The cloud provider that offers a standard-based encryption solution may still have other risks that need to be considered. Encrypted data is only as secure as the private key used to encrypt it. Key management becomes a critical issue and the cloud provider must have policies and procedures in place for storage, generation and archival of private keys. It’s important to keep in mind that anyone that possesses that private key has access to your confidential data.
Additional cloud encryption considerations
There are still other operational encryption issues that must be considered when utilizing a cloud service provider. These operational processes include the policies and procedures for the encryption of tape backups and other removable media, such as DVD-R and USB devices. Your data may be safely encrypted in the provider’s database, but if it uses unencrypted media in its operations you may still be at risk of exposure; it’s important to understand these operational risks before putting your data in the provider’s care.
Finally, there are still other areas where technology does not permit encryption. The actual processing of the data by the cloud provider will require that the data be decrypted at some point. This may be changing with the advent of homomorphic encryption, which was demonstrated by IBM in 2009 and allowed data to be processed while still being encrypted. This is a future technology, but it would certainly increase the security capabilities of cloud providers.
Cloud encryption and compliance
So the million-dollar question becomes: “Should regulated data be put into the cloud?” It’s certainly possible to maintain compliance with regulations while utilizing cloud services. Encryption plays a big role in compliance as many regulations require specific data elements to be encrypted. This type of requirement is present in GLBA, PCI DSS and HIPAA, to name a few. The most important guidance on encryption is publically available from NIST 800-111 and FIPS-140-2. These standards can help you evaluate the encryption capabilities of a cloud provider for compliance with regulations.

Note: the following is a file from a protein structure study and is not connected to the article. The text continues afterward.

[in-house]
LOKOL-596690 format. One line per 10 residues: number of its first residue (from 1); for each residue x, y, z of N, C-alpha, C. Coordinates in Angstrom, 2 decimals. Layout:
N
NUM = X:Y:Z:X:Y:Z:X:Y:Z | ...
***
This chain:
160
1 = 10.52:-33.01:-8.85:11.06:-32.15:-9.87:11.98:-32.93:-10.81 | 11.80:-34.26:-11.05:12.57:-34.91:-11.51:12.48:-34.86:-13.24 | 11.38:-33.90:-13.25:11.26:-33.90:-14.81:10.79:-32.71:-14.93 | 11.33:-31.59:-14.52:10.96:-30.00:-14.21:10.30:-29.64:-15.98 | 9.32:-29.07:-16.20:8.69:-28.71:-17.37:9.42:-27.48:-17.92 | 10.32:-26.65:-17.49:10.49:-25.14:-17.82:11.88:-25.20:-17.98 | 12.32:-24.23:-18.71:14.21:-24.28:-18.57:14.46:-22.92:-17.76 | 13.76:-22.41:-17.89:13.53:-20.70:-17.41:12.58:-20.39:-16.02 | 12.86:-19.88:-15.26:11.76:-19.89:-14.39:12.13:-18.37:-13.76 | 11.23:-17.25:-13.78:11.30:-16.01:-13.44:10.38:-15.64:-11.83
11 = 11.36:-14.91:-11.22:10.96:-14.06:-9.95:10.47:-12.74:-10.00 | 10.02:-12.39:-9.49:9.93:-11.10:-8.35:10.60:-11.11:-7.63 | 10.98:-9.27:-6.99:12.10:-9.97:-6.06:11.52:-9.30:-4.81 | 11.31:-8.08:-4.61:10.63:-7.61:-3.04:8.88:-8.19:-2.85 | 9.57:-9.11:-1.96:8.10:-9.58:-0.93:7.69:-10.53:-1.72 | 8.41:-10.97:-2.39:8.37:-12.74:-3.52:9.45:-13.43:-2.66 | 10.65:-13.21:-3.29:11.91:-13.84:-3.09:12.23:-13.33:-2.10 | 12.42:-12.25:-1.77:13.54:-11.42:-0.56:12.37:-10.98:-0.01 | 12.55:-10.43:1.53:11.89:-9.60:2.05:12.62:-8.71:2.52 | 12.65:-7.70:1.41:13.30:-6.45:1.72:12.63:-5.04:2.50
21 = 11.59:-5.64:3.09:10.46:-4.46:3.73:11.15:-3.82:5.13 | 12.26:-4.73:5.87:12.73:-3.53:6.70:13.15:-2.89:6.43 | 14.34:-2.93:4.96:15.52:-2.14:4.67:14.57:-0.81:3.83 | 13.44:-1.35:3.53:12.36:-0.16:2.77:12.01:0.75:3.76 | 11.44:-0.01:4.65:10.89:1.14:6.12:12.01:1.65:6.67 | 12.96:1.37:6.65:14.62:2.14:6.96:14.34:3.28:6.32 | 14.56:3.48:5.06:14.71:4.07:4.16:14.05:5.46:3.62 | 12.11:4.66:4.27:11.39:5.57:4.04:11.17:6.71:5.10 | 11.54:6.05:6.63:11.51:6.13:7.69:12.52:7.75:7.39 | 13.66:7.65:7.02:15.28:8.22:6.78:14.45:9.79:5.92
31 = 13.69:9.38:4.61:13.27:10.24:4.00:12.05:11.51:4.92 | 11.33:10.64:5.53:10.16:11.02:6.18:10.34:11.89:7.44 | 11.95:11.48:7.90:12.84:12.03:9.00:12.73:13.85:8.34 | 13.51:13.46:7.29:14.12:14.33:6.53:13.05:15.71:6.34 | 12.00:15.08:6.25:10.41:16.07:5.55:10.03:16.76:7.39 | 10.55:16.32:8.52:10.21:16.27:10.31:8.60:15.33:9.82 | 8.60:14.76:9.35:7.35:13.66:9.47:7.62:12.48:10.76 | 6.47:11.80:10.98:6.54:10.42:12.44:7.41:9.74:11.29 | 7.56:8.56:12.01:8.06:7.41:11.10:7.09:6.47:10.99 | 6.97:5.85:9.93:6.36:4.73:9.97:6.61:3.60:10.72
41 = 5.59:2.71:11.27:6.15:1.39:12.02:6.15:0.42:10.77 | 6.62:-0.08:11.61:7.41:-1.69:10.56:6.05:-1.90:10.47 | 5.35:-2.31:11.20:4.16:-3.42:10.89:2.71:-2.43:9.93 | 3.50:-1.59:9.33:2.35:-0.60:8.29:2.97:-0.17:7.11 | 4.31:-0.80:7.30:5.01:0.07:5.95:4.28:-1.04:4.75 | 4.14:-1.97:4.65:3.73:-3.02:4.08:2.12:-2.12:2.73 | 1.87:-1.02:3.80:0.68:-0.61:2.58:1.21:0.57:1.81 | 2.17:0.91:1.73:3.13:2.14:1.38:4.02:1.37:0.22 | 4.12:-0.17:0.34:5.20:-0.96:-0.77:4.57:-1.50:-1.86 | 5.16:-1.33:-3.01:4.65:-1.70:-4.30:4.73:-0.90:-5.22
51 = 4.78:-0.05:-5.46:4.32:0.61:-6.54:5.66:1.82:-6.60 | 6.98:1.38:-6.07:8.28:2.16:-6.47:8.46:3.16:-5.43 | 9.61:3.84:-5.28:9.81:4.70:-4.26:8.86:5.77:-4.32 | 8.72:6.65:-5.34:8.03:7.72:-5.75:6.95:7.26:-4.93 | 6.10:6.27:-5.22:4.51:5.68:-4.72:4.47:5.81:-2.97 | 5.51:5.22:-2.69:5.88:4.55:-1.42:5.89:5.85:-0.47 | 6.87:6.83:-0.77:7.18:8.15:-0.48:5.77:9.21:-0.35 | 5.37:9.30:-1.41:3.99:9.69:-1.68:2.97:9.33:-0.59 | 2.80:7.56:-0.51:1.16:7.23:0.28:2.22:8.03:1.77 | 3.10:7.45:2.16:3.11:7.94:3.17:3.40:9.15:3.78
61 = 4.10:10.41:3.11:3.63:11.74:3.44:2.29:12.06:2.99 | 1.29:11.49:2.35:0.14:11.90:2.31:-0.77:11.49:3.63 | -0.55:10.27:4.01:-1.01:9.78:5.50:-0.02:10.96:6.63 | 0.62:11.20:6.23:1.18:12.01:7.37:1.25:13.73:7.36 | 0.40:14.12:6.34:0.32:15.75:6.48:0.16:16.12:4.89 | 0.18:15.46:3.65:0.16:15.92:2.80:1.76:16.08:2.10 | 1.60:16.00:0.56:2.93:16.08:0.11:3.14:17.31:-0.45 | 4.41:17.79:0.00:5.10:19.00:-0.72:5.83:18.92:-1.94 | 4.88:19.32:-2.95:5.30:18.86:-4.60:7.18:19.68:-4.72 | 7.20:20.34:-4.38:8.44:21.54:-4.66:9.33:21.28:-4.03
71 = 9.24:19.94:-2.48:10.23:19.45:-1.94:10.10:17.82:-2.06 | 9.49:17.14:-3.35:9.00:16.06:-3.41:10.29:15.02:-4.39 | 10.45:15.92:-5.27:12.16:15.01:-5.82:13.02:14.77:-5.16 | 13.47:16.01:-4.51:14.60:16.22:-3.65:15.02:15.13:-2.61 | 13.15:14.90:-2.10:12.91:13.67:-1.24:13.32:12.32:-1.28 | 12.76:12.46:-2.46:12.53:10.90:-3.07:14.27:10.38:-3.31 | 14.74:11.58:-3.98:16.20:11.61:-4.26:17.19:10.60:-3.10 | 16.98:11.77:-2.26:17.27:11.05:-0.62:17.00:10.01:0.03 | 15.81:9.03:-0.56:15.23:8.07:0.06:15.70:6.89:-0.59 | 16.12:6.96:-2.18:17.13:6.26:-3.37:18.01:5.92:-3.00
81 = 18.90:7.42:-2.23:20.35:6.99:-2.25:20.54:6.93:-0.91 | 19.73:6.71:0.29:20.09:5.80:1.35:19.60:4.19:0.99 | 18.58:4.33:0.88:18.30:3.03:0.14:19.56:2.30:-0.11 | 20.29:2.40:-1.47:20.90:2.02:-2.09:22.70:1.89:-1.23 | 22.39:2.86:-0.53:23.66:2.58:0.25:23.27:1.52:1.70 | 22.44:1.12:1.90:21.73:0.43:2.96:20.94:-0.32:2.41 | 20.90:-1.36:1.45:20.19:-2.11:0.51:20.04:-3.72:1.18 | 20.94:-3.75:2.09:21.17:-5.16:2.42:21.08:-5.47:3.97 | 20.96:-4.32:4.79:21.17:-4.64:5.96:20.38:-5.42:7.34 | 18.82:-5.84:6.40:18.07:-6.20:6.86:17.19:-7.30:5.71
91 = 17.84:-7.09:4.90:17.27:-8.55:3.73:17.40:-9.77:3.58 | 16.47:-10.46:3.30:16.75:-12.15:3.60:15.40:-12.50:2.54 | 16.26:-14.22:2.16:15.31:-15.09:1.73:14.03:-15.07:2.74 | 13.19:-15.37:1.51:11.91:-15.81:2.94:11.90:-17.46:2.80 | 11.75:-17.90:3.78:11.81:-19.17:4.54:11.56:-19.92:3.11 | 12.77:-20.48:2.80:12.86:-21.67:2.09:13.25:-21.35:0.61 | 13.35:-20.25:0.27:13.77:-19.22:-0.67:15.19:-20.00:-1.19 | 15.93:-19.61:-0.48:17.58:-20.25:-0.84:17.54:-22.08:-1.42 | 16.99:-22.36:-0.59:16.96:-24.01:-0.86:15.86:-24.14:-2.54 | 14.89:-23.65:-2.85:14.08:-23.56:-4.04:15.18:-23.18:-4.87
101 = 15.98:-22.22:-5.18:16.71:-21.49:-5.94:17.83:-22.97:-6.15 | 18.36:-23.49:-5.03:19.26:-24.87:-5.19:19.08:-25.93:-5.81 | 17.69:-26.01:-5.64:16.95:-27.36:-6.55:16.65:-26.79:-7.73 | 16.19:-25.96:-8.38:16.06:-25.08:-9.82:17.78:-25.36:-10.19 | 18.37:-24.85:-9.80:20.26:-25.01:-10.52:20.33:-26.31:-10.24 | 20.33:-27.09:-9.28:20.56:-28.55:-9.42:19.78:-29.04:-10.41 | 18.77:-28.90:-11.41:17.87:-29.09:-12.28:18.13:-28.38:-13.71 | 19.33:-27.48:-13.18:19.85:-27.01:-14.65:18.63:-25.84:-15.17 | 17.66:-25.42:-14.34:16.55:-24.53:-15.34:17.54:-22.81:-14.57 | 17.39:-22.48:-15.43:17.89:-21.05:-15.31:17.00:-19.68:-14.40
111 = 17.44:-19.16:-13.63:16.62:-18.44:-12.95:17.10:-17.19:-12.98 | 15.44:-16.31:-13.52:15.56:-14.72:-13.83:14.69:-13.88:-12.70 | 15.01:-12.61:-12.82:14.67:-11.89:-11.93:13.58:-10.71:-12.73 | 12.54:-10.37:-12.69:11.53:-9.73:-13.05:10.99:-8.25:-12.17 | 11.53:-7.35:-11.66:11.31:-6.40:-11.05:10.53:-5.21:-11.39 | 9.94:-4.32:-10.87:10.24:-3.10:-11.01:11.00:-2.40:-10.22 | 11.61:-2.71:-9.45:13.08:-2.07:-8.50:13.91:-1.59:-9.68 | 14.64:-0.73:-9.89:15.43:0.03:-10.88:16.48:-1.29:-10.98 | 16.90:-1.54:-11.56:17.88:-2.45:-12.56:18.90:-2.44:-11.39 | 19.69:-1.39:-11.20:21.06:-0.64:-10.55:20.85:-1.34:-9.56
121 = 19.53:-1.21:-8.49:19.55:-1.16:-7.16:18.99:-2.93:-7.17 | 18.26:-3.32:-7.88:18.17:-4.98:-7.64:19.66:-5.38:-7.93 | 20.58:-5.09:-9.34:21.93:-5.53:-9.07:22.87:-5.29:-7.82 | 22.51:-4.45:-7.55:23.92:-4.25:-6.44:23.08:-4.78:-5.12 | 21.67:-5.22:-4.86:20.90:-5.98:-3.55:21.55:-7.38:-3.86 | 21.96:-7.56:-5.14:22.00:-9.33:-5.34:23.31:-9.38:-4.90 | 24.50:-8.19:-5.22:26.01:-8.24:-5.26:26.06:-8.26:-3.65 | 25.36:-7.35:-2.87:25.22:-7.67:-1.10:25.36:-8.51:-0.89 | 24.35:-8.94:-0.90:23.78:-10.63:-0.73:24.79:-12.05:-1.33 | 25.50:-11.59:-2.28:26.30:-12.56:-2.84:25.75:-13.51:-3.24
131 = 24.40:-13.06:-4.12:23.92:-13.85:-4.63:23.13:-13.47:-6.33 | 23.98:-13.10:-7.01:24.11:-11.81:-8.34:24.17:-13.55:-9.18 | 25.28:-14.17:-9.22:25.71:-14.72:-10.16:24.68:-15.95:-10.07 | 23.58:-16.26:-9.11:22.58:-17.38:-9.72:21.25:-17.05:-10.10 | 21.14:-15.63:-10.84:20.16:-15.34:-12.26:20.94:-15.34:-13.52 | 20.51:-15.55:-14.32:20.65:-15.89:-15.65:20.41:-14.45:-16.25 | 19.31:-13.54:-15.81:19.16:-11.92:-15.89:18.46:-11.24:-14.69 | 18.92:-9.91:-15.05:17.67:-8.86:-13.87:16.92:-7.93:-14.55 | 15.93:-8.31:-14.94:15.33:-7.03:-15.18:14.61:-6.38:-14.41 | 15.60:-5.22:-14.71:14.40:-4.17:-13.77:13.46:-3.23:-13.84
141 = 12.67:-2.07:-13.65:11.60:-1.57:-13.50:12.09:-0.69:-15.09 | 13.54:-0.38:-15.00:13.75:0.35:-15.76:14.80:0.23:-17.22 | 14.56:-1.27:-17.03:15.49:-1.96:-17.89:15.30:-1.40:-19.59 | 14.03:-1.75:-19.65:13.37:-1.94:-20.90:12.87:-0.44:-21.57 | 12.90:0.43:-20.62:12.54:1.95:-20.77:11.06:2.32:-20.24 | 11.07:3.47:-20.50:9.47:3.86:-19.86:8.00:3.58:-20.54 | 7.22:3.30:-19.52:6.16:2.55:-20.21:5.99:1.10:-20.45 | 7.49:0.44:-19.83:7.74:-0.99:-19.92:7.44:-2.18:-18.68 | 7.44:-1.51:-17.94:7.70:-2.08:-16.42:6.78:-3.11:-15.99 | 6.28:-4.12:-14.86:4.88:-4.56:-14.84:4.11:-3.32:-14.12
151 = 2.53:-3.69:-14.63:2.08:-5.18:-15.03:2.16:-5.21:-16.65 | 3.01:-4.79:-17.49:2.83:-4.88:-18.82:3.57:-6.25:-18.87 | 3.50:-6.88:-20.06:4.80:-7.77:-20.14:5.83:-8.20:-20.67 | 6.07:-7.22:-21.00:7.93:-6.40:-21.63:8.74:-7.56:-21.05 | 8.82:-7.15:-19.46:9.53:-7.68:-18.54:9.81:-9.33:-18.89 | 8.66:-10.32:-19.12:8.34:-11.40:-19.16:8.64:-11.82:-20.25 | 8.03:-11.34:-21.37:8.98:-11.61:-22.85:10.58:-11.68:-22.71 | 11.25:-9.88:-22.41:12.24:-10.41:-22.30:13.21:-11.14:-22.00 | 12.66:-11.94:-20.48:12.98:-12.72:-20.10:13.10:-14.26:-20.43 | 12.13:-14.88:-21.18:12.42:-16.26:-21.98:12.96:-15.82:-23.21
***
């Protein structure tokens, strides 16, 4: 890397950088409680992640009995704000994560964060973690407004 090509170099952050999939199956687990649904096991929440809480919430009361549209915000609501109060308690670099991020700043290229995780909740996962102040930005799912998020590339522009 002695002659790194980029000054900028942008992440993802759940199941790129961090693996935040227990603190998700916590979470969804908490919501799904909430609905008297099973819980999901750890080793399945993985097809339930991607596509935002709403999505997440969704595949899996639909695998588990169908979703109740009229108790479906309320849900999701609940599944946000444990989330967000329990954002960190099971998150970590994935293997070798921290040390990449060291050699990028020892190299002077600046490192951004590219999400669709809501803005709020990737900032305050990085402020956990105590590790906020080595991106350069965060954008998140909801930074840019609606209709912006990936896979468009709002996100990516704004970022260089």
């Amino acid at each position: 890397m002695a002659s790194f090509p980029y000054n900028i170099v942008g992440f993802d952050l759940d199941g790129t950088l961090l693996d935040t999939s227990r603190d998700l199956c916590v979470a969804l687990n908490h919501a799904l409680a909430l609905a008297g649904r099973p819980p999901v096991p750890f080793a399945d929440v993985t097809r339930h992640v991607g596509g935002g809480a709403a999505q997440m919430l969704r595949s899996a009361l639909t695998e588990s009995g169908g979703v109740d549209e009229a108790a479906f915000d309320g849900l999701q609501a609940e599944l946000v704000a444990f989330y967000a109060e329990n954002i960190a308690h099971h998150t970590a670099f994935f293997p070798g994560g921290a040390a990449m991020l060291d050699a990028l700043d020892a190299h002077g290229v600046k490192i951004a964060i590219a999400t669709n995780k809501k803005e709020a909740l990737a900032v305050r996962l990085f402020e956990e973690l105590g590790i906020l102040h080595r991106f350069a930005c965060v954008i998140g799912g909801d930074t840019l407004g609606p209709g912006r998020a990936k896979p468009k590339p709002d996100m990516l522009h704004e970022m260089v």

Encryption is a powerful tool that can be used effectively to protect a company’s confidential data in the cloud. It’s important for a company to investigate and understand how the cloud provider utilizes encryption in their operational procedures. Only then can a company confidently utilize cloud providers knowing that their confidential data is protected by encryption. Modern encryption algorithms far surpass the protections that were available to the ancient Greeks for their sensitive data --and no one will need their head shaved.
About the author:
Joseph Granneman, CISSP, has over 20 years in information technology and security with experience in both healthcare and financial services. He has been involved in the Health Information Security and Privacy Working Group for Illinois, the Certification Commission for Health Information Technology (CCHIT) Security Working Group, and is an active InfraGard member.